Tuesday, August 21, 2012

Language Lessons on the Loire

It seems like every time I open up my beak these days, I make some mistake in French. Part of that is, naturally, the fact that I'm speaking French all the time and in situations never covered in classrooms. For example, I have yet to be asked where my aunt's pen is currently located. On the other hand, being surrounded by people speaking (mostly-)grammatical French on a daily basis is doing what I'd hoped, and bringing all of the classroom French out of my head into shapes and forms that have practical real-life applications. It's helpful too that many people, after unraveling one of my particularly tangled sentences, tend to restate them correctly with a oui? or c'est bien ça? at the end for confirmation.

One thing that I was worried about was remembering to use the formal vous and the informal tu (basically "thou" and "you") along with their respective verb conjugations in the appropriate settings, but that's not been a problem at all. It seems perfectly natural to say bonjour, monsieur to my physical therapist and salut, toi to my roommate, and I don't even have to think about it most of the time. Of course, it helps that I don't really know very many people here yet and so the number of people I address in the more informal matter is vastly outweighed by those with whom I am more formal. In general, following the rules drilled into me by my grade-school French teacher, I use the formal terminology unless the other person starts using the informal, and then I follow suit. There's even a verb for that in French - two in fact, vouvoyer and tutoyer. On the outing last week with another On Va Sortir group, I was talking with a woman I'd met on the previous hike, and using vous, but she asked why I was being so formal. I told her about the grade-school rules, and that even though on my first OVS meetup I was assured that everyone used the informal address, I had been talking to an older woman using tu and she seemed to be somewhat startled and a bit offended by it, so I switched back to vous unless, as I explained to my walking partner, "on me tutoie." In any event, I used tu for the rest of the morning.

We walked along the north bank of the Loire from the suspended bridge at l'île Aucard west to the community/suburb (or commune here) called Fondettes, about three miles away. By that time it was getting quite hot, and I was running low on water and energy, so I took advantage of the fact that two of the bus lines back into town went down the road above the river that we'd been paralleling to bail out and ride back home, rather than turning around and retracing the path with the rest of the group. I look forward to more walks and hikes around Tours in the future, when the weather cools down again; until then I think I'll stick to swimming. After being a desk potato for the better part of the last year, I've lost my stamina and need to build it back up again - my typing fingers are the only part of me that's in shape, right now.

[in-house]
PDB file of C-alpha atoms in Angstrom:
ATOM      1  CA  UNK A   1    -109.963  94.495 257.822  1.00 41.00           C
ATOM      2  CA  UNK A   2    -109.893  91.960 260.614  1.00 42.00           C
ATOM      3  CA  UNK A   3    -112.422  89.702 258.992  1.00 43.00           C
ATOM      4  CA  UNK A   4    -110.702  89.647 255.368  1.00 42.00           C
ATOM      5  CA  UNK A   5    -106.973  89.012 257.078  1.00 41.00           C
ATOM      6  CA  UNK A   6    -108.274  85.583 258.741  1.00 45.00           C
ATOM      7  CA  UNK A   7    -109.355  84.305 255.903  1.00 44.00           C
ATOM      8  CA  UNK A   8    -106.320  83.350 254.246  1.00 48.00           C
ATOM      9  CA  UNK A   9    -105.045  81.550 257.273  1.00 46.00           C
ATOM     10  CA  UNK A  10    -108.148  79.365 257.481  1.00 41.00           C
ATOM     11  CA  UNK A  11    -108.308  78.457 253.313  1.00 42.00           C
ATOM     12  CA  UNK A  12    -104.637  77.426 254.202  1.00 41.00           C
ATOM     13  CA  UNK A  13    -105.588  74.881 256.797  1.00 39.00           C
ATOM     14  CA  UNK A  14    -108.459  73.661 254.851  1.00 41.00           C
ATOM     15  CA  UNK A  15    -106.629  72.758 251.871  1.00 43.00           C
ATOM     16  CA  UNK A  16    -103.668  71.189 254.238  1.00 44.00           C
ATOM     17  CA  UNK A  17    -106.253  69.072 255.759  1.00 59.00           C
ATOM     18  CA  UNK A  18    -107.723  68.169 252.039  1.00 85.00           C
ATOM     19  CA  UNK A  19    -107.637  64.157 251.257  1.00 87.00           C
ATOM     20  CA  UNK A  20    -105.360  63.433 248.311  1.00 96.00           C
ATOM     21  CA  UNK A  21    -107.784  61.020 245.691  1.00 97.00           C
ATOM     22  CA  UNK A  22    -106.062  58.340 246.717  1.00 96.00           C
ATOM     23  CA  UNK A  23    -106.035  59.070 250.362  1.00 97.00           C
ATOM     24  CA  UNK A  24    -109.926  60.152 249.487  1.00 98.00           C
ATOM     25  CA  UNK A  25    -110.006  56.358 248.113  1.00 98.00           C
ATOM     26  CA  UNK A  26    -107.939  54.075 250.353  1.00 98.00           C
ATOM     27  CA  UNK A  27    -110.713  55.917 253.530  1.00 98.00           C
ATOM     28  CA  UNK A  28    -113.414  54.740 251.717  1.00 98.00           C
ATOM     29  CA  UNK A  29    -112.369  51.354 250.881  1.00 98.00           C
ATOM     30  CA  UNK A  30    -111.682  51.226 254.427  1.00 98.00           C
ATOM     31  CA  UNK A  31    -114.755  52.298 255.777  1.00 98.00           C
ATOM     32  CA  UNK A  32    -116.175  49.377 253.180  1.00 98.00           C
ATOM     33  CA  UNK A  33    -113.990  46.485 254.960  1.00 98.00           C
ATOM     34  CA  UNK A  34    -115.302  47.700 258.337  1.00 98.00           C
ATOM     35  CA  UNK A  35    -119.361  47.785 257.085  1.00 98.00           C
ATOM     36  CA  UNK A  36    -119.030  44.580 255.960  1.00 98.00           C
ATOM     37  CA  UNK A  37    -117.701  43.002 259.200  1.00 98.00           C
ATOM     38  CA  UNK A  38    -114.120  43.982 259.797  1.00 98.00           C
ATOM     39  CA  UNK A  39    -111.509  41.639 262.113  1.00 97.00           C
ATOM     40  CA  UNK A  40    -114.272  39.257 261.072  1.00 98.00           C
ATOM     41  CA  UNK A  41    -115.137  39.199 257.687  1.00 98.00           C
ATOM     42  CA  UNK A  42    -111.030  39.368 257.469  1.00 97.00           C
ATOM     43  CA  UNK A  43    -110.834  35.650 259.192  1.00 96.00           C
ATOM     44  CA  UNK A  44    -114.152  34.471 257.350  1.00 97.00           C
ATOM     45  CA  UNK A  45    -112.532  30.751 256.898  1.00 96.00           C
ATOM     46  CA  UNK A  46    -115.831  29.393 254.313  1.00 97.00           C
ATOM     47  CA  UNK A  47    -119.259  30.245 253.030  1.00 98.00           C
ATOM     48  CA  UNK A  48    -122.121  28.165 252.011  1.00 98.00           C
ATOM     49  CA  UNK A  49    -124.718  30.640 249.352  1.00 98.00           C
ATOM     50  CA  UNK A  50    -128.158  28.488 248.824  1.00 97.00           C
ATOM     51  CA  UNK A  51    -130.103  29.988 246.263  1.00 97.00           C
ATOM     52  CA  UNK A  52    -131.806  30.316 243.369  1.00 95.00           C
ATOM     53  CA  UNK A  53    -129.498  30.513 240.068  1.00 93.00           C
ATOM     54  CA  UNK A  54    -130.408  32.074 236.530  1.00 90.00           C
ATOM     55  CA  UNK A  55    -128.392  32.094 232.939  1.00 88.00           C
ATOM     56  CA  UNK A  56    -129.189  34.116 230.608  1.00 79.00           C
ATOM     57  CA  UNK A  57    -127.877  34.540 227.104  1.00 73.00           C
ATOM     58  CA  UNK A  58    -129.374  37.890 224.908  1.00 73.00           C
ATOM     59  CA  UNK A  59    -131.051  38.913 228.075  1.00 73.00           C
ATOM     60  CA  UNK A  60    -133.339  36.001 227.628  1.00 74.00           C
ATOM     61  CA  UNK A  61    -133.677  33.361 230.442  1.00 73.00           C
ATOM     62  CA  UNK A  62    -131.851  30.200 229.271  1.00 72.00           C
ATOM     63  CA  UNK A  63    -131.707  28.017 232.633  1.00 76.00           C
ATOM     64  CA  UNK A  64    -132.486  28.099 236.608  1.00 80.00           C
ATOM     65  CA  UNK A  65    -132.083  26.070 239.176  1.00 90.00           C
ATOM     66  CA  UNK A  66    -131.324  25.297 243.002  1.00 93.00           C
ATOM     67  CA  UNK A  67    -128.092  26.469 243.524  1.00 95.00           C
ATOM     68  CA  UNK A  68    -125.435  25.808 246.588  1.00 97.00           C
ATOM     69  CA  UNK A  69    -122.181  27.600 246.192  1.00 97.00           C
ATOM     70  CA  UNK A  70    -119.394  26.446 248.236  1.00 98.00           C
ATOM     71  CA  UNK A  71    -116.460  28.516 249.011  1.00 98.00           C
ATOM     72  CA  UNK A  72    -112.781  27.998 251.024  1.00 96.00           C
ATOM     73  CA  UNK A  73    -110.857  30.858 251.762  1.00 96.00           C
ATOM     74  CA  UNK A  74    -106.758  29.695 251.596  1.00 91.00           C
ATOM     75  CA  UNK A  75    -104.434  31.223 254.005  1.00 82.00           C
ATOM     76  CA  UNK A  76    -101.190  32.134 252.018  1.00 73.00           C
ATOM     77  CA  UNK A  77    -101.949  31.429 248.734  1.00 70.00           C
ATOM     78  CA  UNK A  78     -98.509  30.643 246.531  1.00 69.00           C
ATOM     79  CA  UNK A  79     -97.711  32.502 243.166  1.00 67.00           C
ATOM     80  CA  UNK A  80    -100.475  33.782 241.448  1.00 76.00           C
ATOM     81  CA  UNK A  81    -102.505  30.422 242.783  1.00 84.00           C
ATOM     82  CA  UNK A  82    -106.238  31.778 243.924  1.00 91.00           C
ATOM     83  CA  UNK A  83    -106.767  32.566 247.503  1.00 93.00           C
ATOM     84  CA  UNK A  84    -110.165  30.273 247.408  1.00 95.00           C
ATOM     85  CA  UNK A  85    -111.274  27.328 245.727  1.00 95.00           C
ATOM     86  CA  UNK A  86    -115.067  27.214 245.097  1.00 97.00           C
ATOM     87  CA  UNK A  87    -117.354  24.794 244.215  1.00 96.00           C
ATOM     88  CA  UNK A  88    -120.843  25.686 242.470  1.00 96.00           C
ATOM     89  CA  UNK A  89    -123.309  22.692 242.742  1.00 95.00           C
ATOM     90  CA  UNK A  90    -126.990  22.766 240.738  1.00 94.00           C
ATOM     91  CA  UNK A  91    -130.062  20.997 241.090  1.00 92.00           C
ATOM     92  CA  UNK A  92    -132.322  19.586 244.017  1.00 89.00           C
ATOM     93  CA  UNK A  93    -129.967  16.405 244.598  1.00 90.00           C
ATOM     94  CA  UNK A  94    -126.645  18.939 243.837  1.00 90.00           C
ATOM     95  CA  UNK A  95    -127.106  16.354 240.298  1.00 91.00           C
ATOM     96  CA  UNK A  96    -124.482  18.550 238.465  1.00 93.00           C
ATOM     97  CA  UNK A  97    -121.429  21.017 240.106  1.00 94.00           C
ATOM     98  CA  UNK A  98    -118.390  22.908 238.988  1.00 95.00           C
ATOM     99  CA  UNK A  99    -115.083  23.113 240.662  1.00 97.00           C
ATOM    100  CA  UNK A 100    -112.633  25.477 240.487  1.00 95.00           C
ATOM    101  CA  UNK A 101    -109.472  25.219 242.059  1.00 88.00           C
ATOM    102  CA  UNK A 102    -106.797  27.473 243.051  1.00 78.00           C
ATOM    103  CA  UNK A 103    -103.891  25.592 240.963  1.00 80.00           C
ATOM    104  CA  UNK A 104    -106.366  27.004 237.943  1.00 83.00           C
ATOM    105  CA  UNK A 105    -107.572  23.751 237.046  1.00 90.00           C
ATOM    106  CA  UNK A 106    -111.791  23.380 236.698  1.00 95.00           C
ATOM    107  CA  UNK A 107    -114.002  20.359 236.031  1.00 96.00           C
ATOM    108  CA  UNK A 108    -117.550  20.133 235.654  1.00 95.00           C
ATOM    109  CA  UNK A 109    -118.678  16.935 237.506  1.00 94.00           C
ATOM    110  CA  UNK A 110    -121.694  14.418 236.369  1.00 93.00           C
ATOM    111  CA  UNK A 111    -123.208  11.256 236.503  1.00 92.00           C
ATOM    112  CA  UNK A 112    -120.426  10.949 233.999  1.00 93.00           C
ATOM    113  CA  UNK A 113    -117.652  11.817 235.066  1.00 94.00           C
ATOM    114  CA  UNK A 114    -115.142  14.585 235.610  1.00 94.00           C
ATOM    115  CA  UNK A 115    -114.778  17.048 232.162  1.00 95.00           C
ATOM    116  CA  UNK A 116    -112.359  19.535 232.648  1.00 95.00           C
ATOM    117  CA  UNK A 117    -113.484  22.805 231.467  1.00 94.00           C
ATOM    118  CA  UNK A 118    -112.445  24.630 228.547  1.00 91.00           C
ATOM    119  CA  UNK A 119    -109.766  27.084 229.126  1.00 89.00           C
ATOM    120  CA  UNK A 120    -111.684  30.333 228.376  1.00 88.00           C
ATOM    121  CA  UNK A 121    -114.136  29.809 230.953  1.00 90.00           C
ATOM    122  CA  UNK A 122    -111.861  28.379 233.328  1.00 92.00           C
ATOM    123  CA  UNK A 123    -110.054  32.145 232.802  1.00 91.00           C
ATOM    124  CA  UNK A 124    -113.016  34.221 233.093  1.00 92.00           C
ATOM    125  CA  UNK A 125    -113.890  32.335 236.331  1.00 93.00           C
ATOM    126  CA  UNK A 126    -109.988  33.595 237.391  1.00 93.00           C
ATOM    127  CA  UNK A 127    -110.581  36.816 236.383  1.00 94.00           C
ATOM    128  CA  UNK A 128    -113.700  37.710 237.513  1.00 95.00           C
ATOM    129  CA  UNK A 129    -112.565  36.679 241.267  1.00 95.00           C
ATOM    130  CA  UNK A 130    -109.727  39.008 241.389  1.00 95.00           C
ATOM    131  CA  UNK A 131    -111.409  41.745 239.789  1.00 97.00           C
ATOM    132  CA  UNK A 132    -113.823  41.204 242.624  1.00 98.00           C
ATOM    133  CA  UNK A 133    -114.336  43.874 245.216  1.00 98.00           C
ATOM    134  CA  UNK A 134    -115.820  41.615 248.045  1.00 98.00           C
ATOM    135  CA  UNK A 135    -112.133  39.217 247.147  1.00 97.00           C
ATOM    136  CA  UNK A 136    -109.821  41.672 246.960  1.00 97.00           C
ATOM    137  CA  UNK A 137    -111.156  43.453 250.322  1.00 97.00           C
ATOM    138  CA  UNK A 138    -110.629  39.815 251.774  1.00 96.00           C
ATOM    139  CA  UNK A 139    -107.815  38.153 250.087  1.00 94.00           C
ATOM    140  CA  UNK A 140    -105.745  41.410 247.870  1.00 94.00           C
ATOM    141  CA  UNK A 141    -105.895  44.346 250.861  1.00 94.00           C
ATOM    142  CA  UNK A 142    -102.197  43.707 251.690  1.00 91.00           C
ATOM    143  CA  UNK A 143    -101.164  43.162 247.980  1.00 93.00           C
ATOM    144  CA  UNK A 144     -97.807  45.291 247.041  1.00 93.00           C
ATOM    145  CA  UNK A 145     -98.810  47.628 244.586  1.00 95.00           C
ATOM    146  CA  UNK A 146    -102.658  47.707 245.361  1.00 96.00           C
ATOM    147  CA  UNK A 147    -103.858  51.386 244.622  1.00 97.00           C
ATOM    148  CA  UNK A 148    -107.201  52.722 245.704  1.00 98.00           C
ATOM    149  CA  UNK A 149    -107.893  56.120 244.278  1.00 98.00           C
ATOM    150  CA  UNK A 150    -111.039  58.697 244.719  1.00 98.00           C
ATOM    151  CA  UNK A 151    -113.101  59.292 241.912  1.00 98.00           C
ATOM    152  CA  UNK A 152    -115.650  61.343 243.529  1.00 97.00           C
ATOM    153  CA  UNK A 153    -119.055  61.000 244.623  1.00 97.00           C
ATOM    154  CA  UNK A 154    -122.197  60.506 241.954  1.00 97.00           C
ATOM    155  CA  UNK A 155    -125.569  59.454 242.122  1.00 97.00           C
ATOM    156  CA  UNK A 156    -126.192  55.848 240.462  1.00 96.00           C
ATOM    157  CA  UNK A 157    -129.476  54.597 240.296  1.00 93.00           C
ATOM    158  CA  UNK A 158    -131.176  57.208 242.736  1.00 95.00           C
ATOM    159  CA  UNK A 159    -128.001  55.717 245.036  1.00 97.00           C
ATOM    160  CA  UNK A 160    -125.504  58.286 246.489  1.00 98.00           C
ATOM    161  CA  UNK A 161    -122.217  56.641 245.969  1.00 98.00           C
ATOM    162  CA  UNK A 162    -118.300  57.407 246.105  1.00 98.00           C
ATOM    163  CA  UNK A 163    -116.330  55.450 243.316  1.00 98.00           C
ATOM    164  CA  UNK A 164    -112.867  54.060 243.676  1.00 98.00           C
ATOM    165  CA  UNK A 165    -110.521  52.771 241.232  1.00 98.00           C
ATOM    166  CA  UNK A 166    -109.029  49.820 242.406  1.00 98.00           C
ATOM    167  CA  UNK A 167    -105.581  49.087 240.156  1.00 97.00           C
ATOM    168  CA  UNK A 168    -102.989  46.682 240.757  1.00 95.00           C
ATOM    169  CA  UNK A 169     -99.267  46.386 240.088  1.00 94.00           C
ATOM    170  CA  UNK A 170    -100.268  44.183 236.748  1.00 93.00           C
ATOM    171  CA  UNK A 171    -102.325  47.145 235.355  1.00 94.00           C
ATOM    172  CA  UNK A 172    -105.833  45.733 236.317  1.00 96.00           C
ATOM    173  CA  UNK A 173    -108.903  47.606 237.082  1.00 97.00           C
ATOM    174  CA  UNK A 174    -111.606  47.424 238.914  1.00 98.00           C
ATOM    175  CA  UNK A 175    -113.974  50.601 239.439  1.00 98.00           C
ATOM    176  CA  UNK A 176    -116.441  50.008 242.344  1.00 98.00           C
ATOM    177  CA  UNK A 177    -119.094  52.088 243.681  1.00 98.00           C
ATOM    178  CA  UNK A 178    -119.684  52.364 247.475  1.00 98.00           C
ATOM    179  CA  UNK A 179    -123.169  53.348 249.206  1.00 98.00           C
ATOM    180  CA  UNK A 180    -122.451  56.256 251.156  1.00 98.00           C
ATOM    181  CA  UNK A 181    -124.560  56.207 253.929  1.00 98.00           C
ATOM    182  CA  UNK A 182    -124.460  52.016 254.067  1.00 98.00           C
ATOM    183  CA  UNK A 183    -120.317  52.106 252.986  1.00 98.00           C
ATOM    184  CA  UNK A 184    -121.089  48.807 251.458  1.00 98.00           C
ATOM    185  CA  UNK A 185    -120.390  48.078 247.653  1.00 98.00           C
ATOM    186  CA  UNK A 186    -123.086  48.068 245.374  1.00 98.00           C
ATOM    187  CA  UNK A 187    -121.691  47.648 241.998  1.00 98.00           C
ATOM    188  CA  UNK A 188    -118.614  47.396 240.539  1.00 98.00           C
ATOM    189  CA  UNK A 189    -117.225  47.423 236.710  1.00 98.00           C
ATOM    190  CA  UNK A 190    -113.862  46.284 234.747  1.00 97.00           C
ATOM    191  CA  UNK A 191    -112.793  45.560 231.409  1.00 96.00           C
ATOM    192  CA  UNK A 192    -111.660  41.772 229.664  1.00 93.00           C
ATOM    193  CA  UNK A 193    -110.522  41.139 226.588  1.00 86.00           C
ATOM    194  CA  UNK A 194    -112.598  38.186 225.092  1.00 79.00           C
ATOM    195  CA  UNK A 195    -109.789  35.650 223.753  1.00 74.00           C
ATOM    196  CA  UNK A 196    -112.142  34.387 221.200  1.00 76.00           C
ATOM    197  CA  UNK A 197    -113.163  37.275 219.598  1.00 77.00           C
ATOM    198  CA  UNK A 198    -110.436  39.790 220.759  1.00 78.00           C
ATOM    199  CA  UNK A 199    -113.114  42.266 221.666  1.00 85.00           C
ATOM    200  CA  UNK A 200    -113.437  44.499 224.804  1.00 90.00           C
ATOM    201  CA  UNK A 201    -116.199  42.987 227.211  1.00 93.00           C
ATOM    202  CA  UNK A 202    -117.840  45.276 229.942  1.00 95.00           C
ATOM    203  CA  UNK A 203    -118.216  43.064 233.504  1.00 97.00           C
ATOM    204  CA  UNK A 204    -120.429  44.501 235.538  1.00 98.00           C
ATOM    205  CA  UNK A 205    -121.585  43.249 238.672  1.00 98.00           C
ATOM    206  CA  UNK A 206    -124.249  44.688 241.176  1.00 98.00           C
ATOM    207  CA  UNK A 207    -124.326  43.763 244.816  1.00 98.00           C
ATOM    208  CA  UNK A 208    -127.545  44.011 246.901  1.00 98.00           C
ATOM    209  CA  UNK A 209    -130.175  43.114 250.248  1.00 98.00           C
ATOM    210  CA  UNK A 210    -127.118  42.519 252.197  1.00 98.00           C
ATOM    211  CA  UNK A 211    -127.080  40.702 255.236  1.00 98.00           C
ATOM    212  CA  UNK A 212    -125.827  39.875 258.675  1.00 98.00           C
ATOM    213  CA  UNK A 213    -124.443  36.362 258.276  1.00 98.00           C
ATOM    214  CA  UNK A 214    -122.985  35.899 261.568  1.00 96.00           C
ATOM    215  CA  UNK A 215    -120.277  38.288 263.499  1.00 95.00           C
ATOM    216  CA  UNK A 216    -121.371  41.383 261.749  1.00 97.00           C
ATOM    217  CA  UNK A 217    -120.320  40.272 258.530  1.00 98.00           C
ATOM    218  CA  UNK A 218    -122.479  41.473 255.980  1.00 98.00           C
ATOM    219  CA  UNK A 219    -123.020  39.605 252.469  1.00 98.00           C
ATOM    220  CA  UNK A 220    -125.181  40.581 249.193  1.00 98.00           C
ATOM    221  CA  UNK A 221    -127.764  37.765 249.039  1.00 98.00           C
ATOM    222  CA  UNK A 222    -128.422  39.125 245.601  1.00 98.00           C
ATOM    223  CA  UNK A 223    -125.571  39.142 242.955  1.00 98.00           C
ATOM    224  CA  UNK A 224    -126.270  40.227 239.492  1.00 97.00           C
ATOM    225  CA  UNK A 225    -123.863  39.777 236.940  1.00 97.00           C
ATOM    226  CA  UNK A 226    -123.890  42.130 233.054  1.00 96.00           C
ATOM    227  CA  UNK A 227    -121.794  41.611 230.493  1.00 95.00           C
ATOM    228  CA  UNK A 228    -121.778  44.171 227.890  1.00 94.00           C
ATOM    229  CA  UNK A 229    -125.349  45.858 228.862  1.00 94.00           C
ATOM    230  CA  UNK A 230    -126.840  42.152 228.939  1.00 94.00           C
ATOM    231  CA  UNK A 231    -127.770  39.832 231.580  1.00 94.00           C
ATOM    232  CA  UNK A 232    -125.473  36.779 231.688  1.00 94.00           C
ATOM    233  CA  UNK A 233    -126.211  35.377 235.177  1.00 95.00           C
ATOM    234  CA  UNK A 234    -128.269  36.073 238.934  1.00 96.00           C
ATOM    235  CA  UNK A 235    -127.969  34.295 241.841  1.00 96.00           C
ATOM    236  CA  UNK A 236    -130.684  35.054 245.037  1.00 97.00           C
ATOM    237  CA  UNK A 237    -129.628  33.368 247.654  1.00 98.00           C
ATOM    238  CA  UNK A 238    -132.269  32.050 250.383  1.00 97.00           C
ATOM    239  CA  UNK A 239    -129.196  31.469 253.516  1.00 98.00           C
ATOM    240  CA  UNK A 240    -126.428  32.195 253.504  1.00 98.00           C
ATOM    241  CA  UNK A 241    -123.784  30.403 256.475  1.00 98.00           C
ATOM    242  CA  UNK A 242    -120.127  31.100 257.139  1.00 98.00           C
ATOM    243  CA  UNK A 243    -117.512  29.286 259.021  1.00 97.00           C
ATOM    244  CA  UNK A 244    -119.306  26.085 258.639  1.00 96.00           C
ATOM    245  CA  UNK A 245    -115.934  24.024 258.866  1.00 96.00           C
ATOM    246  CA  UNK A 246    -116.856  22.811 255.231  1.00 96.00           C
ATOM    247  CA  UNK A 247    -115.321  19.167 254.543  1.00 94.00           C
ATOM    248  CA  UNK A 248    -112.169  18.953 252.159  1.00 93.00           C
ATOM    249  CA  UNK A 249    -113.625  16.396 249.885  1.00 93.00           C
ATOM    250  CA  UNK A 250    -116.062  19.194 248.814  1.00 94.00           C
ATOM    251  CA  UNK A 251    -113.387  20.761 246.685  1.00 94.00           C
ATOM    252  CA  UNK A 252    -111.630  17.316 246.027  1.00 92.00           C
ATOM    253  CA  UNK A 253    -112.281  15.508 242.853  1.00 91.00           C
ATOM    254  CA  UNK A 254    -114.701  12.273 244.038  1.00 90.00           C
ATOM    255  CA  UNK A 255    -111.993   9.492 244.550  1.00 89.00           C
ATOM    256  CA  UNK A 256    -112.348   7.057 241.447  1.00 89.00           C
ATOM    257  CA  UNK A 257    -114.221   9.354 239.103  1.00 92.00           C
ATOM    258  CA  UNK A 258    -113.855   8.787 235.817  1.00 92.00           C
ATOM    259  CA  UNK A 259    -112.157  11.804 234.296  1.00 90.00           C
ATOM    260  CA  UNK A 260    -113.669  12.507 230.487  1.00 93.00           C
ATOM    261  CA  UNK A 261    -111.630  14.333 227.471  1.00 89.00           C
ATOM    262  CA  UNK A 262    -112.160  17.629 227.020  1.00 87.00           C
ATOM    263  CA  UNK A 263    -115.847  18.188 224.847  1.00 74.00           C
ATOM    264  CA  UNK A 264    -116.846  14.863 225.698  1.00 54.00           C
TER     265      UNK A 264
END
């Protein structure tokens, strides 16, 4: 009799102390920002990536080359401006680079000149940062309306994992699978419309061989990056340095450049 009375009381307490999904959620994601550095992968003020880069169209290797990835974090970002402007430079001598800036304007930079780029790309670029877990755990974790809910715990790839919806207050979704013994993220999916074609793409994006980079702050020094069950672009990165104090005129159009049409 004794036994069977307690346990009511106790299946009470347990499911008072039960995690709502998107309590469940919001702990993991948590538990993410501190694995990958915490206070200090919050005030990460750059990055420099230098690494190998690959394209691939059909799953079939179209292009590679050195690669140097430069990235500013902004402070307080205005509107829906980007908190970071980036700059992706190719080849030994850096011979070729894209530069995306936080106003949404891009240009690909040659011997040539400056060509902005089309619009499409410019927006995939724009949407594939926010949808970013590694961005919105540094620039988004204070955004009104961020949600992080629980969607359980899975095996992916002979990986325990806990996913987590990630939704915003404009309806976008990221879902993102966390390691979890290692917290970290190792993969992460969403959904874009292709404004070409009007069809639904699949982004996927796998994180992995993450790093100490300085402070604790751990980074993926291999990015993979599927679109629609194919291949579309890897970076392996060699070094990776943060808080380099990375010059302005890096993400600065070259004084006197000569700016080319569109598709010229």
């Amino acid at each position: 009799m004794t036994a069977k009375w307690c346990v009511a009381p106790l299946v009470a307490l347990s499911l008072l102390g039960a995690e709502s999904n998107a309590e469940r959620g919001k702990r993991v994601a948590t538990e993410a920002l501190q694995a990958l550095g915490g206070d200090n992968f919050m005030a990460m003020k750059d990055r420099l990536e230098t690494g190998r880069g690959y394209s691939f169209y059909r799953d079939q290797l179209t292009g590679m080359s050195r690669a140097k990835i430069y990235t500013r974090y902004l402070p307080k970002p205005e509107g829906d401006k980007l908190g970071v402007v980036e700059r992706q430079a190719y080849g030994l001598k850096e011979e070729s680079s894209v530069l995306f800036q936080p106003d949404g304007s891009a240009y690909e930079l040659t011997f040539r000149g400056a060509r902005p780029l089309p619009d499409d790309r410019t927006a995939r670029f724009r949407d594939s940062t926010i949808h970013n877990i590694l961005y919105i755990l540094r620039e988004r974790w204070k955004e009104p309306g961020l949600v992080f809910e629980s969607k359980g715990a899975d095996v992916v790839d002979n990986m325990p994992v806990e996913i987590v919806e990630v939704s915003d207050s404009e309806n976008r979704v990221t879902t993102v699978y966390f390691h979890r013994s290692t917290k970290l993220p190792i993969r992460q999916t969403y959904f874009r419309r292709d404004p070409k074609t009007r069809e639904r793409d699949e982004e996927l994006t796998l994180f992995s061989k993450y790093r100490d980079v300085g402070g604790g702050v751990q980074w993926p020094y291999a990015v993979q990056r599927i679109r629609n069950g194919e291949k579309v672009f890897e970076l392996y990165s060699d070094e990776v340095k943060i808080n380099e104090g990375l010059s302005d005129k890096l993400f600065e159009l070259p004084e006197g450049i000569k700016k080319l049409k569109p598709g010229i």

I have opened a bank account here, with La Banque Postale, the bank run by the postal service. That's how a lot of people did their banking in Tokyo, when I was going to school there, as I remember; I'd buy stamps and withdraw money from my account at the same time. In the process of filling out all the paperwork and choosing the type of account, I explained to the woman helping me that I didn't need a credit card, just a debit card, because I was only going to use the account to write rent checks and the card at "the boxes in the walls where the money comes out." Or "distributeur automatique de billets" if you want to get technical about it, and now that I know the name for those boxes in the wall, that's the term I'll use in the future.

Reading books in French is definitely helping. My friend Lilian sent me the "Lord of the Rings" trilogy last year, but I couldn't get into it until I got over here, for some reason. It seems natural to be reading in French and, as I found when I listened to an NPR podcast yesterday on my way to the physical therapist, unnatural to be listening to something in English. Peter Sagal and Carl Kasell are just going to have to switch languages.

The verb ignore means "to not be aware of."
The adjective fastidieux means "tedious."
The verb vouloir means "to want" but the verb en vouloir means "to blame."
The phrase en catimini means "stealthily" or "secretly."

La rentrée is the first part of September when everyone's back to work after vacation. All the schools in France start on the same day. The shops are full of parents buying notebooks and pens and other required student supplies. On Thursday I'll be talking with the program secretary to find out about my options at the university this term. I will address her as vous.

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